Songwriting as an art

The gift of expression, a blessing and a curse Photo: Fred W. Baker III

SANTA CRUZ, December 3, 2013 — Writing songs is widely recognized as an art. The reason anybody pays for recorded music or buys concert tickets is because the performers they are supporting are doing something they personally cannot. Music holds a capacity to transcend personal relationships and touches us in ways nothing else can. The simple combination of words and music can create unforgettable moments of identification, and the trickiest part is that not everyone can do it.

The great songs stay with us, and normally for reasons we cannot put our finger on. Sometimes it happens to be a song playing in the background during a transcendent moment in our lives, one in which we can recall each nuance of the place, the smell in the air, and the colors around us. Music is able to instantly transport us back to this exact point. 

For many of us, there are songs we hear during a particularly difficult episode or period in our lives. During these moments, it is common to feel isolated, certain that no one in history has ever felt this badly. Great songs can reassure us, talk us down from our psychosomatic ledges, and reaffirm that others have weathered similar storms and come out the other side. This ability to connect, to cut through everything else and resonate so clearly with the listener remains musics great gift, and biggest mystery.

Songwriters go about writing differently. Some are incredibly prolific, while others struggle for motivation and inspiration. It has never been an exact science and there remains no magical solution. Perhaps it is these very challenges which raise the beam so high.

Every day there are dozens of thrown together, forgettable tunes inflicted on the consuming public. For every tortured soul, sitting in a dark room with a spiral notebook and a guitar, there are a dozen self-proclaimed producers cobbling together greeting card sentimentality and tired, recycled music. In a world where there are fewer labels and executives calling the shots, the quality of music available has steadily declined. The taste makers never cease in their attempts at dulling our pallets with paper thin, mainstream radio garbage.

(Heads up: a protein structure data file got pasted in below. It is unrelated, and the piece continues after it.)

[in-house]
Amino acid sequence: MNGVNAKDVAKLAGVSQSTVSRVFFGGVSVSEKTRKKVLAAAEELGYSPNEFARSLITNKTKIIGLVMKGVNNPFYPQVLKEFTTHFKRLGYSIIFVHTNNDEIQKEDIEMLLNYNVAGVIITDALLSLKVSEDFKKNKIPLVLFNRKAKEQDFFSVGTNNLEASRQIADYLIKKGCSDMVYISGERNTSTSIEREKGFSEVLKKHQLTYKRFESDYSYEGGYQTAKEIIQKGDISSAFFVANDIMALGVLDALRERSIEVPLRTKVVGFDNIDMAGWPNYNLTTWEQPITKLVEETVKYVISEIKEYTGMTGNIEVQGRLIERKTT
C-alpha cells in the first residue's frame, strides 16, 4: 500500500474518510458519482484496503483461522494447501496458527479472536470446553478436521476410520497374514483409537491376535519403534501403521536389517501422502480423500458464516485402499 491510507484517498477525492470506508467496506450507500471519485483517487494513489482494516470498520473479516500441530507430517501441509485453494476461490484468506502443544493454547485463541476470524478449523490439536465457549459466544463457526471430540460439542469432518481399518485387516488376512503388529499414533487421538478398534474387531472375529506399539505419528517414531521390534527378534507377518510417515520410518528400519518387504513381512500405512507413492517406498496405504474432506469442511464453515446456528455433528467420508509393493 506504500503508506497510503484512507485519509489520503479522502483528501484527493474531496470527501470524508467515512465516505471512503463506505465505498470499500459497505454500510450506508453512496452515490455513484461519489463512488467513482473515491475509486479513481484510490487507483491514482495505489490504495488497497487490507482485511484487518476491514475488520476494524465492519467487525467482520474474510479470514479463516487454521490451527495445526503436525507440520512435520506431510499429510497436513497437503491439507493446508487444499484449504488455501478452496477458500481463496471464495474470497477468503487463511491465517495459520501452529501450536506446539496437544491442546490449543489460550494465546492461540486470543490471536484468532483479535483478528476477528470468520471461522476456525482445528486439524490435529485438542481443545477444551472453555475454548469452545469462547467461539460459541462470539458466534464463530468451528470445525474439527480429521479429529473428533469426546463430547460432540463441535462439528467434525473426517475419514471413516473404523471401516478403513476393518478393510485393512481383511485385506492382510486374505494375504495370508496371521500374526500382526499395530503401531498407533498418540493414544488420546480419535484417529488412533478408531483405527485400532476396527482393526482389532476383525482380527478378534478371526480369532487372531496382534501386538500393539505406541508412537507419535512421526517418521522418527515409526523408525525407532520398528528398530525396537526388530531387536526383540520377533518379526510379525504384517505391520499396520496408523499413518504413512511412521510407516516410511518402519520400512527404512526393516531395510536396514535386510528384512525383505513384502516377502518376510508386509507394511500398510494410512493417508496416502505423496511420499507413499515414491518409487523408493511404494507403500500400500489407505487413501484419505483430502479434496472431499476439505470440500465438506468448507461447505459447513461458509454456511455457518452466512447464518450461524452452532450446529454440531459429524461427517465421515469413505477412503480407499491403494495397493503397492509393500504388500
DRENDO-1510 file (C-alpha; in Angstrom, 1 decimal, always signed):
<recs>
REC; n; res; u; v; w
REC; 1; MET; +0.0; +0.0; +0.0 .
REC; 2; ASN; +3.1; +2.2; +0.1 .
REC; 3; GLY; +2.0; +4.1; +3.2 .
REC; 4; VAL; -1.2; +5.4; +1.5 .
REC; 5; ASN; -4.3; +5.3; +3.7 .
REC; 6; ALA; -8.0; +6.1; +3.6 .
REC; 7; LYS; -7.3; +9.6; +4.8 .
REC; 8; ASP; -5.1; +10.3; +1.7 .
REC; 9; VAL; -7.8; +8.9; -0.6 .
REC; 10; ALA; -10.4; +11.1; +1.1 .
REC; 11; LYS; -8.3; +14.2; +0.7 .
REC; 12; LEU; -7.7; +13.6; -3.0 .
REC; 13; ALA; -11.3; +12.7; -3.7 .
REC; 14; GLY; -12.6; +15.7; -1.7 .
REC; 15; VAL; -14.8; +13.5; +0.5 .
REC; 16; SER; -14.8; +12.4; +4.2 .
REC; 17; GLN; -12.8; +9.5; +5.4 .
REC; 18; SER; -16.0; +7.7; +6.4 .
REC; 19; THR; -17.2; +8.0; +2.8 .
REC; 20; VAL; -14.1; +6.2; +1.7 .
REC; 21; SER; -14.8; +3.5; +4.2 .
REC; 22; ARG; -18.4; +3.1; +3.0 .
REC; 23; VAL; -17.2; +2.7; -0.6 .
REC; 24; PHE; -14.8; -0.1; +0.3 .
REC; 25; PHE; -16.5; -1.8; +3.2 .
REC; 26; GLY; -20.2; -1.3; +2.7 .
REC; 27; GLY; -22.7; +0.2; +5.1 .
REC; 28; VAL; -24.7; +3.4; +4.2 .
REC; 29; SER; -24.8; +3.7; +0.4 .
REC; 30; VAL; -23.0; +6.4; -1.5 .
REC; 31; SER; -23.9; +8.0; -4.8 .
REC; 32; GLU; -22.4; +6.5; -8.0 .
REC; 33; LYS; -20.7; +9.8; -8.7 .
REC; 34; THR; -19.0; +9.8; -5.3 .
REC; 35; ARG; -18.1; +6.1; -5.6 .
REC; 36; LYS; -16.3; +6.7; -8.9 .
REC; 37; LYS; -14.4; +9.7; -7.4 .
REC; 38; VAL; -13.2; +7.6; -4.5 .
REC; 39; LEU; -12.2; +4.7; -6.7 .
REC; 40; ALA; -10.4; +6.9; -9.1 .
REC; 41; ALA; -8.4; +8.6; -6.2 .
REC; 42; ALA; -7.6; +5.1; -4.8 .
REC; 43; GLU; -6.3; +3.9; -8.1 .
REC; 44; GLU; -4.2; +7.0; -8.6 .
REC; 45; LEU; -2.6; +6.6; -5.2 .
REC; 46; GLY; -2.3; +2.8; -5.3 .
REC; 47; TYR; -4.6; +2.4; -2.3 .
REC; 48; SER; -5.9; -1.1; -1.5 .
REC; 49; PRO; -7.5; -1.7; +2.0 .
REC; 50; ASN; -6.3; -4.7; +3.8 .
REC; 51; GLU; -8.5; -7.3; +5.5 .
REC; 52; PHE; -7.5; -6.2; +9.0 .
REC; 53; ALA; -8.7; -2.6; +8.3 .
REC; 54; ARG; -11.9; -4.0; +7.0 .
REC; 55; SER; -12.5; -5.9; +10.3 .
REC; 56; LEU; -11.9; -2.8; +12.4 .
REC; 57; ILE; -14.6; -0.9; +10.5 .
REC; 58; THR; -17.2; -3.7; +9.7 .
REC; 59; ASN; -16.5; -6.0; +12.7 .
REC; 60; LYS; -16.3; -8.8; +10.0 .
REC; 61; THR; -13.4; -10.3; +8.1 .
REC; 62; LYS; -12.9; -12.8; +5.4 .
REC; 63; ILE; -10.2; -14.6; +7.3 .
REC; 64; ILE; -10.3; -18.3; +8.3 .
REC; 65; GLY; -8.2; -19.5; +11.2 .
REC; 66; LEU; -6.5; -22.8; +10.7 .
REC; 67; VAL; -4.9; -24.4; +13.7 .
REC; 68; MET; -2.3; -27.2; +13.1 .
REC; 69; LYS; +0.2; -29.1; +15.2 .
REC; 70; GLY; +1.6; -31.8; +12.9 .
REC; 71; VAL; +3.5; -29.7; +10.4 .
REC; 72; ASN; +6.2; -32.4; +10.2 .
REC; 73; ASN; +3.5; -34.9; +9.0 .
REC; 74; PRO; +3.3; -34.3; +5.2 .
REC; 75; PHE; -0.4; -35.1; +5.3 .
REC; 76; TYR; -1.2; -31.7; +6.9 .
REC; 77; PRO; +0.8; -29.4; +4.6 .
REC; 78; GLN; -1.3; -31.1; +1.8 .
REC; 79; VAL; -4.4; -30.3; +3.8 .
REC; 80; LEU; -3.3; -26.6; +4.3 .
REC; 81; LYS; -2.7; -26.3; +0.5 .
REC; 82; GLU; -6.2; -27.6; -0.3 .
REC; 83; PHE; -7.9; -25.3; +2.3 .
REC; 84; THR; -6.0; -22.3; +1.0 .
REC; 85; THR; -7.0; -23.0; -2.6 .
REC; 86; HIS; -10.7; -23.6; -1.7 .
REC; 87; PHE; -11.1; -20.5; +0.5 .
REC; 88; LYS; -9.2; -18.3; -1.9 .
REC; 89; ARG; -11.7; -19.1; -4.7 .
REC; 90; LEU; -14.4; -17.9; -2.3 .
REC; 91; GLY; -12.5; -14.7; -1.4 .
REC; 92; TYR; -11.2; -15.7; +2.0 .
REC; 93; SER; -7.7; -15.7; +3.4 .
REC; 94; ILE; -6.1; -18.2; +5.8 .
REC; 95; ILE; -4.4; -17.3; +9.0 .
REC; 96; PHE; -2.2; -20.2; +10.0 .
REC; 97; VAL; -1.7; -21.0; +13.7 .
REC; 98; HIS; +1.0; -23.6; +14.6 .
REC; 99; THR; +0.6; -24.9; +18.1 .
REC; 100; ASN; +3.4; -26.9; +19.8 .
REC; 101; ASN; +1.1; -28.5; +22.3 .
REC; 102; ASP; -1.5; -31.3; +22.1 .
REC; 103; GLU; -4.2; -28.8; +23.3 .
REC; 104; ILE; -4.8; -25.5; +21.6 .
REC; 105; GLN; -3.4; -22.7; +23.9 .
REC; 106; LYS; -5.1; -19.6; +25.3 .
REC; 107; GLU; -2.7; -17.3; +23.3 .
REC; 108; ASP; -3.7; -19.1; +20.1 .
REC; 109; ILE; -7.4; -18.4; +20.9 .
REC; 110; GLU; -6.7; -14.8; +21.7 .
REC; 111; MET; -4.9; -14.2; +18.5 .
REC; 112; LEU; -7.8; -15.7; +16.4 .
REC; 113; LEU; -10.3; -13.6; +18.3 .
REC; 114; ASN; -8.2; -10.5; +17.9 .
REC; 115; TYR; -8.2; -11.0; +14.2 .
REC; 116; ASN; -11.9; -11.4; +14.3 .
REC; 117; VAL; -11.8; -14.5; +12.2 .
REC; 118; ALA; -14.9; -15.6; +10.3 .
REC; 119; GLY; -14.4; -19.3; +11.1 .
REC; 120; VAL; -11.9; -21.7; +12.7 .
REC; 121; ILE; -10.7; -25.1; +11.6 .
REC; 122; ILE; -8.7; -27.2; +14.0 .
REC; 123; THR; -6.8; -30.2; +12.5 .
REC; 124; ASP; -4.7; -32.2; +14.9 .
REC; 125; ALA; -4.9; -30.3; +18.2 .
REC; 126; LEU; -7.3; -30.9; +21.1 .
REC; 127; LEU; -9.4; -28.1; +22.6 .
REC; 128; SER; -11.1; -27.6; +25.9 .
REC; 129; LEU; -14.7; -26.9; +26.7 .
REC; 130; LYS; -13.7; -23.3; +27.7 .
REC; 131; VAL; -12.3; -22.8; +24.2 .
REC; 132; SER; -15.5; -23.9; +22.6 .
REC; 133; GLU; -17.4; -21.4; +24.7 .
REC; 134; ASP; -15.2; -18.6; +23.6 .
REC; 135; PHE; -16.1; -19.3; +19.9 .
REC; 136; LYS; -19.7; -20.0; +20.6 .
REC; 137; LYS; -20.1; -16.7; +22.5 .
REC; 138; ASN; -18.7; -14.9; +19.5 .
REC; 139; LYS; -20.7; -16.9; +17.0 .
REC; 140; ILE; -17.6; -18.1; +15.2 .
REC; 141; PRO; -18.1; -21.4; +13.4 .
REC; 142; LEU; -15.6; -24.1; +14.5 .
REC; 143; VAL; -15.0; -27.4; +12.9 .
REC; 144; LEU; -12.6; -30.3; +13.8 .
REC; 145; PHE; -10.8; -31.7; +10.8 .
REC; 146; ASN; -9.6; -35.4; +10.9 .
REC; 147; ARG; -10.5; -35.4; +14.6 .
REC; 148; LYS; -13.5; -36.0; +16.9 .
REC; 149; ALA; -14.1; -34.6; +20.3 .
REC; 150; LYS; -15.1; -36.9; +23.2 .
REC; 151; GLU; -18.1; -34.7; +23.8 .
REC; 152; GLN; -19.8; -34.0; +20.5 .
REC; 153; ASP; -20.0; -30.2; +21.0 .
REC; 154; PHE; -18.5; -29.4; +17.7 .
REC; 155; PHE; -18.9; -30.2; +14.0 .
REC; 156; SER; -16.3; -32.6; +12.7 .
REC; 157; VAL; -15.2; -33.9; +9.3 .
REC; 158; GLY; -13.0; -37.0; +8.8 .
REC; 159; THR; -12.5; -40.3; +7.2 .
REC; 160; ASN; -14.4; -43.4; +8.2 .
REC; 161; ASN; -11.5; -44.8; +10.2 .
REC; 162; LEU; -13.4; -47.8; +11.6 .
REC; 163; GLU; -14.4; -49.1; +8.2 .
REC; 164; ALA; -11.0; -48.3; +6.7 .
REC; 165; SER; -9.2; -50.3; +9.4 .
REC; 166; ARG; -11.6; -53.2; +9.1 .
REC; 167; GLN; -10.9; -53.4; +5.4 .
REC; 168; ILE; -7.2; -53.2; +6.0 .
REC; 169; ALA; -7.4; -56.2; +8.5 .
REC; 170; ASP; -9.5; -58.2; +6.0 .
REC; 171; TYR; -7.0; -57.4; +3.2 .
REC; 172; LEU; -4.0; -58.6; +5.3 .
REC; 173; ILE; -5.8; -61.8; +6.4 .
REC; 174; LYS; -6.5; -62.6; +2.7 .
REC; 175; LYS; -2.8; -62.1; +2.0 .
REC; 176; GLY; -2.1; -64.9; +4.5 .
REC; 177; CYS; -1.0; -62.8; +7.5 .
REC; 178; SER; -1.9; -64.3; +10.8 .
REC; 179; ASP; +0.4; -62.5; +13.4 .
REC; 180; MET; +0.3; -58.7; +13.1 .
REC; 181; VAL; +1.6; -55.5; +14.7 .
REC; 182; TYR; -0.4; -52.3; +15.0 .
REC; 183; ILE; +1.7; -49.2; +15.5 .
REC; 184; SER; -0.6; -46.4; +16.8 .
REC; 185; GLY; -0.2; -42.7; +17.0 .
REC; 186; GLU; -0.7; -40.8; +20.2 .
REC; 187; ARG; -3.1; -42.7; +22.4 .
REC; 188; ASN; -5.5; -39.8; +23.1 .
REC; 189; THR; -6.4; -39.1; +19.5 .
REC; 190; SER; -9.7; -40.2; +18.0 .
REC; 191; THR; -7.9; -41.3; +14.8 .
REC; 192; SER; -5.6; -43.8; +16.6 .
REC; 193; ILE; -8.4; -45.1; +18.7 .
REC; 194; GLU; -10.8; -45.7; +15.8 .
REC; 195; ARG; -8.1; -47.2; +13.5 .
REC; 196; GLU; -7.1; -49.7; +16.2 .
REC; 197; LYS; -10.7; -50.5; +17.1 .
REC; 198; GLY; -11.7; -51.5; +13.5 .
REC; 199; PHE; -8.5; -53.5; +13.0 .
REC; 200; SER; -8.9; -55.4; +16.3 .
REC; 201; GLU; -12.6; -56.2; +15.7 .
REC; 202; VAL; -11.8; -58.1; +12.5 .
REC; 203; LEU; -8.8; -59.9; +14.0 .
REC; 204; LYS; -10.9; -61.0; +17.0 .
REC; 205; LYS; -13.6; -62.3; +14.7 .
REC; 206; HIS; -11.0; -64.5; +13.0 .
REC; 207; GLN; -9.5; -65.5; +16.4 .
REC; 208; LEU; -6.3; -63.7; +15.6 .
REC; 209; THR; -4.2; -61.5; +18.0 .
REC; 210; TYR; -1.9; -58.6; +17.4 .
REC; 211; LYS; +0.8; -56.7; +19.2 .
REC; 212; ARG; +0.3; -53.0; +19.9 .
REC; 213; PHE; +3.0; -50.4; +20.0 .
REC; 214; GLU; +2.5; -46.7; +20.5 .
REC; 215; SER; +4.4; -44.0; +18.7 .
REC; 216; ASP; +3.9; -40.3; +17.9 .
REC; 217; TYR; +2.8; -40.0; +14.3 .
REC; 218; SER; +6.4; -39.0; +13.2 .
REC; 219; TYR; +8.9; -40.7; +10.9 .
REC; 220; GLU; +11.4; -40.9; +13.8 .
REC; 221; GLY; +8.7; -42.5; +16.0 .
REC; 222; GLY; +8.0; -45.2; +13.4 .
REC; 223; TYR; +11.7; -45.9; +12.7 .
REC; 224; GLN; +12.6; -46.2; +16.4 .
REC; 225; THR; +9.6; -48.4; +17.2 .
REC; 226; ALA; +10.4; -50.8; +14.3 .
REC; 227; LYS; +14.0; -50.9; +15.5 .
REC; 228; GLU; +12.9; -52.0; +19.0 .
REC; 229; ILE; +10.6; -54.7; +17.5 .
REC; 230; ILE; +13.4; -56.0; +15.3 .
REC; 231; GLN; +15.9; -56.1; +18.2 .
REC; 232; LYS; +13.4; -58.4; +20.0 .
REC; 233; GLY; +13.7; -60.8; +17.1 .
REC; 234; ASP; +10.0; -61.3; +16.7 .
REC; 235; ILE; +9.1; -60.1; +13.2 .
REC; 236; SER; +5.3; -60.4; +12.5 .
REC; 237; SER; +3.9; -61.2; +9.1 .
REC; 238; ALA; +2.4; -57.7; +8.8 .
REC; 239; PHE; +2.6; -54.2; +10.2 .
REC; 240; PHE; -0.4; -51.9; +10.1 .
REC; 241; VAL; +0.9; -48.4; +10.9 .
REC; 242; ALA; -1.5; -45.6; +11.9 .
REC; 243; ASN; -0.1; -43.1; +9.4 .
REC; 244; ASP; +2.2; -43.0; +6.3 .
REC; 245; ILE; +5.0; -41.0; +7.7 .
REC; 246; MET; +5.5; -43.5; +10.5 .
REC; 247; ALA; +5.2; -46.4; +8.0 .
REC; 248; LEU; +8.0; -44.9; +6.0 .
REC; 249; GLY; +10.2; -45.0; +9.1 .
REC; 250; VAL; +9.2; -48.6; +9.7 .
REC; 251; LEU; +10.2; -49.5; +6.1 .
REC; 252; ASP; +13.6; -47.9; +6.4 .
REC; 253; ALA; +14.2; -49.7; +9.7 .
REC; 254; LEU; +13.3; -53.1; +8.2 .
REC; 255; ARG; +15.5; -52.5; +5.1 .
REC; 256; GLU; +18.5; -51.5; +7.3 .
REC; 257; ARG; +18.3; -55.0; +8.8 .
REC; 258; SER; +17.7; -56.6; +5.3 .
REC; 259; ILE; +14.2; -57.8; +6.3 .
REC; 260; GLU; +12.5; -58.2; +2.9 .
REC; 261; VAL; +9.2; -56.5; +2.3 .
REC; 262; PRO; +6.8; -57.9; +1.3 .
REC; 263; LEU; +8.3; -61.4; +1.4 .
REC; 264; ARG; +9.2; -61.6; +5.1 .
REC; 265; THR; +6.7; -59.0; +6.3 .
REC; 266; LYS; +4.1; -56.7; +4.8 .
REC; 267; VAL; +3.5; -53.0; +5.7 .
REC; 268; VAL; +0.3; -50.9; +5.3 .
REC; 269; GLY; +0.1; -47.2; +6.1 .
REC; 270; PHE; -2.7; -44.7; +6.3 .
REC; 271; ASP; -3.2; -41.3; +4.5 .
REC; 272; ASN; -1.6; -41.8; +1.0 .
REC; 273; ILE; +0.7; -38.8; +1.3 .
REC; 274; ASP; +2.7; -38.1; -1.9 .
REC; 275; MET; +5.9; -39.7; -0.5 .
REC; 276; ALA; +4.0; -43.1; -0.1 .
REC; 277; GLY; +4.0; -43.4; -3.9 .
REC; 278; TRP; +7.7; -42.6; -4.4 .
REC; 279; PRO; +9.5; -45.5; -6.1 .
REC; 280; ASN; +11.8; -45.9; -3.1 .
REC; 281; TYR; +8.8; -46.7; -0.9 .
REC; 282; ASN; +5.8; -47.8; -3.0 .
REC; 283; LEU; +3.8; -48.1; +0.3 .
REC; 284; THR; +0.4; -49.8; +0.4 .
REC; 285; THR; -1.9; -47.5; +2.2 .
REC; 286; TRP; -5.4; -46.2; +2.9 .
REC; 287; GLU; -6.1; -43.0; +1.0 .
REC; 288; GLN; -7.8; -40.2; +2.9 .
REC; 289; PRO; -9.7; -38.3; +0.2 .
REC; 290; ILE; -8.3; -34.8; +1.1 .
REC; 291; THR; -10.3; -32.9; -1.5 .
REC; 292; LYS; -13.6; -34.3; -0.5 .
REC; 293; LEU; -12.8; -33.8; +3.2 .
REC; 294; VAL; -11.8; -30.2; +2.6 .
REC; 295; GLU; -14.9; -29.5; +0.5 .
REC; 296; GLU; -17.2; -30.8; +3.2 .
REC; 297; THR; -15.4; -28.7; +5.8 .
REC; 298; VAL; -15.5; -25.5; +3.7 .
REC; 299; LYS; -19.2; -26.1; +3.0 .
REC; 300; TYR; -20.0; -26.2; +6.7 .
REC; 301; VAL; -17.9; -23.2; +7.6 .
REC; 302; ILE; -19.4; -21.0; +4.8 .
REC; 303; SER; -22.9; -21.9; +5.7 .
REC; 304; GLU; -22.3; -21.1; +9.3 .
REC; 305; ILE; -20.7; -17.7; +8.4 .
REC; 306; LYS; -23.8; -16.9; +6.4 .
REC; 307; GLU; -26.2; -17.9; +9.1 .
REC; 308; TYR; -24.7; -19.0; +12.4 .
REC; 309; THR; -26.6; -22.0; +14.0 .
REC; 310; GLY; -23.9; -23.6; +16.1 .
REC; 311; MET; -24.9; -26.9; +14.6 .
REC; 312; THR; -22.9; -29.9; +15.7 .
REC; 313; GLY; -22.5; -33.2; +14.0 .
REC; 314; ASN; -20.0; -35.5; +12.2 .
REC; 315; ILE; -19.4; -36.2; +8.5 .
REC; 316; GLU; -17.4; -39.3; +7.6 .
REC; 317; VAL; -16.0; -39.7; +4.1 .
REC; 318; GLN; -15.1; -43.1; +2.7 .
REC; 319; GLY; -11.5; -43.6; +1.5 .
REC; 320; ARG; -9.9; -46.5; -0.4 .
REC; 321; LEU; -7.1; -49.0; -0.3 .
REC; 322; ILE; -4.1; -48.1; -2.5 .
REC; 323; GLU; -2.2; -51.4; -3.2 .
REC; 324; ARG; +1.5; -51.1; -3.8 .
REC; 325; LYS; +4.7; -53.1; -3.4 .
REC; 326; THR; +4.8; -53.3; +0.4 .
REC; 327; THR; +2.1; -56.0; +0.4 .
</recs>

Truly gifted songwriting is not bound by genre, age, gender or background. Like the ability to paint, sculpt, write fiction, or design, most believe songwriting is not something one can learn to do, but must be born with. Once somebody discovers this talent in themselves, they have the choice to cultivate and hone it, or to ignore it and do something else. Most long time songwriters will admit they have as much difficulty turning it off as they do getting started. Once inspiration hits, they grab the nearest guitar or piano and it may be days or weeks before they come up for air.

At a time where people are relying increasingly on technology to do things we once did ourselves, there is some comfort in the knowledge that no code or algorithm can reproduce the experiences necessary to write great songs, or the melodic sensibility to give these episodes a relevant, musical context with which others can identify.

 

 

Russ Rankin writes about hockey, music & politics. You can find him on Facebook and follow him on Twitter. He also sings for Good Riddance and Only Crime. Find out what he’s up to by checking out his website.

 


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Russ Rankin

Santa Cruz, California native Russ Rankin is the vocalist for the seminal California punk band Good Riddance, the hard rock band Only Crime as well as currently performing original songs as a solo artist. Rankin is a dedicated vegan, an avid animal rights advocate, a political activist and has been a regular columnist for AMP Magazine and New Noise Magazine as well as contributing to various magazines such as Alternative Press, Razorcake and others. 

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